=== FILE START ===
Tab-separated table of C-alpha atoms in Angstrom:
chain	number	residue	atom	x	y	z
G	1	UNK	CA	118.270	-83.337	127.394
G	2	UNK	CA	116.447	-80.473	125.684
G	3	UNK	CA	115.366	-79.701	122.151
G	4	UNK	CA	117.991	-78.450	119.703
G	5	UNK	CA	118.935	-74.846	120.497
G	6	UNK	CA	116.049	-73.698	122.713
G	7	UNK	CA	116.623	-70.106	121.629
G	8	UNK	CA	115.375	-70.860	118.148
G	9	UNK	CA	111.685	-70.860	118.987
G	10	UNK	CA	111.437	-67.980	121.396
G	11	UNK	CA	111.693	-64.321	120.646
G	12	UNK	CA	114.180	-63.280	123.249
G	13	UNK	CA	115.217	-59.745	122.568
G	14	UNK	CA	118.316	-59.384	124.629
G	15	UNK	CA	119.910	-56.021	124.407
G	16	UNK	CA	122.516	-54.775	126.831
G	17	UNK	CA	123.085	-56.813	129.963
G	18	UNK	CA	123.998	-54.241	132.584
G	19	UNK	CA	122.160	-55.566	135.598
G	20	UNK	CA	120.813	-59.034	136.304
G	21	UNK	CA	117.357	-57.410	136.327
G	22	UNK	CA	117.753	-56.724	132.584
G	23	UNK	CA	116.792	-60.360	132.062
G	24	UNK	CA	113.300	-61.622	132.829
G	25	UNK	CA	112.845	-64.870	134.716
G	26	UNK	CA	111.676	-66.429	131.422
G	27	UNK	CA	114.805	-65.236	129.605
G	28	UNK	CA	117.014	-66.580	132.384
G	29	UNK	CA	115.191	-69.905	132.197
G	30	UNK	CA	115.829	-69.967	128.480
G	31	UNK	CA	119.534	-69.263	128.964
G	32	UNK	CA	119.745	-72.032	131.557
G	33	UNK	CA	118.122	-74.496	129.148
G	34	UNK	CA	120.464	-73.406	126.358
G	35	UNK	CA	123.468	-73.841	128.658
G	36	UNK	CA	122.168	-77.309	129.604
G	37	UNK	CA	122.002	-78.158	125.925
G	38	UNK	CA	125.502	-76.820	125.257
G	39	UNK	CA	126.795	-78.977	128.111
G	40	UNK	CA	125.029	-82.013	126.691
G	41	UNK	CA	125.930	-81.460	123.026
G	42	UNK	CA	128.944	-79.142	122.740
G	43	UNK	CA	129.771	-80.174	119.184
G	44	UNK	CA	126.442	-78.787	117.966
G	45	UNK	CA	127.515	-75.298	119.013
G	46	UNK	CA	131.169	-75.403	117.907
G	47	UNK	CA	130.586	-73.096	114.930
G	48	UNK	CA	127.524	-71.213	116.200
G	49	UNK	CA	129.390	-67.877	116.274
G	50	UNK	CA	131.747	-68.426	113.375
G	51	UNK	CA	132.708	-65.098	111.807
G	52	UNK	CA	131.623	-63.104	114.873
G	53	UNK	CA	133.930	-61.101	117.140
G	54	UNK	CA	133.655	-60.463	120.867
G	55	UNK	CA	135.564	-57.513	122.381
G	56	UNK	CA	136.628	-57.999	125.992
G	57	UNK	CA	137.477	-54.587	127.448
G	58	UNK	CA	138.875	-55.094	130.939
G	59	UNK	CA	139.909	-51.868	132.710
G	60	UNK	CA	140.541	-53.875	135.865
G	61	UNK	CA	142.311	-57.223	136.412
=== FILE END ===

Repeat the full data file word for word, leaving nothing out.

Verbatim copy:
Tab-separated table of C-alpha atoms in Angstrom:
chain	number	residue	atom	x	y	z
G	1	UNK	CA	118.270	-83.337	127.394
G	2	UNK	CA	116.447	-80.473	125.684
G	3	UNK	CA	115.366	-79.701	122.151
G	4	UNK	CA	117.991	-78.450	119.703
G	5	UNK	CA	118.935	-74.846	120.497
G	6	UNK	CA	116.049	-73.698	122.713
G	7	UNK	CA	116.623	-70.106	121.629
G	8	UNK	CA	115.375	-70.860	118.148
G	9	UNK	CA	111.685	-70.860	118.987
G	10	UNK	CA	111.437	-67.980	121.396
G	11	UNK	CA	111.693	-64.321	120.646
G	12	UNK	CA	114.180	-63.280	123.249
G	13	UNK	CA	115.217	-59.745	122.568
G	14	UNK	CA	118.316	-59.384	124.629
G	15	UNK	CA	119.910	-56.021	124.407
G	16	UNK	CA	122.516	-54.775	126.831
G	17	UNK	CA	123.085	-56.813	129.963
G	18	UNK	CA	123.998	-54.241	132.584
G	19	UNK	CA	122.160	-55.566	135.598
G	20	UNK	CA	120.813	-59.034	136.304
G	21	UNK	CA	117.357	-57.410	136.327
G	22	UNK	CA	117.753	-56.724	132.584
G	23	UNK	CA	116.792	-60.360	132.062
G	24	UNK	CA	113.300	-61.622	132.829
G	25	UNK	CA	112.845	-64.870	134.716
G	26	UNK	CA	111.676	-66.429	131.422
G	27	UNK	CA	114.805	-65.236	129.605
G	28	UNK	CA	117.014	-66.580	132.384
G	29	UNK	CA	115.191	-69.905	132.197
G	30	UNK	CA	115.829	-69.967	128.480
G	31	UNK	CA	119.534	-69.263	128.964
G	32	UNK	CA	119.745	-72.032	131.557
G	33	UNK	CA	118.122	-74.496	129.148
G	34	UNK	CA	120.464	-73.406	126.358
G	35	UNK	CA	123.468	-73.841	128.658
G	36	UNK	CA	122.168	-77.309	129.604
G	37	UNK	CA	122.002	-78.158	125.925
G	38	UNK	CA	125.502	-76.820	125.257
G	39	UNK	CA	126.795	-78.977	128.111
G	40	UNK	CA	125.029	-82.013	126.691
G	41	UNK	CA	125.930	-81.460	123.026
G	42	UNK	CA	128.944	-79.142	122.740
G	43	UNK	CA	129.771	-80.174	119.184
G	44	UNK	CA	126.442	-78.787	117.966
G	45	UNK	CA	127.515	-75.298	119.013
G	46	UNK	CA	131.169	-75.403	117.907
G	47	UNK	CA	130.586	-73.096	114.930
G	48	UNK	CA	127.524	-71.213	116.200
G	49	UNK	CA	129.390	-67.877	116.274
G	50	UNK	CA	131.747	-68.426	113.375
G	51	UNK	CA	132.708	-65.098	111.807
G	52	UNK	CA	131.623	-63.104	114.873
G	53	UNK	CA	133.930	-61.101	117.140
G	54	UNK	CA	133.655	-60.463	120.867
G	55	UNK	CA	135.564	-57.513	122.381
G	56	UNK	CA	136.628	-57.999	125.992
G	57	UNK	CA	137.477	-54.587	127.448
G	58	UNK	CA	138.875	-55.094	130.939
G	59	UNK	CA	139.909	-51.868	132.710
G	60	UNK	CA	140.541	-53.875	135.865
G	61	UNK	CA	142.311	-57.223	136.412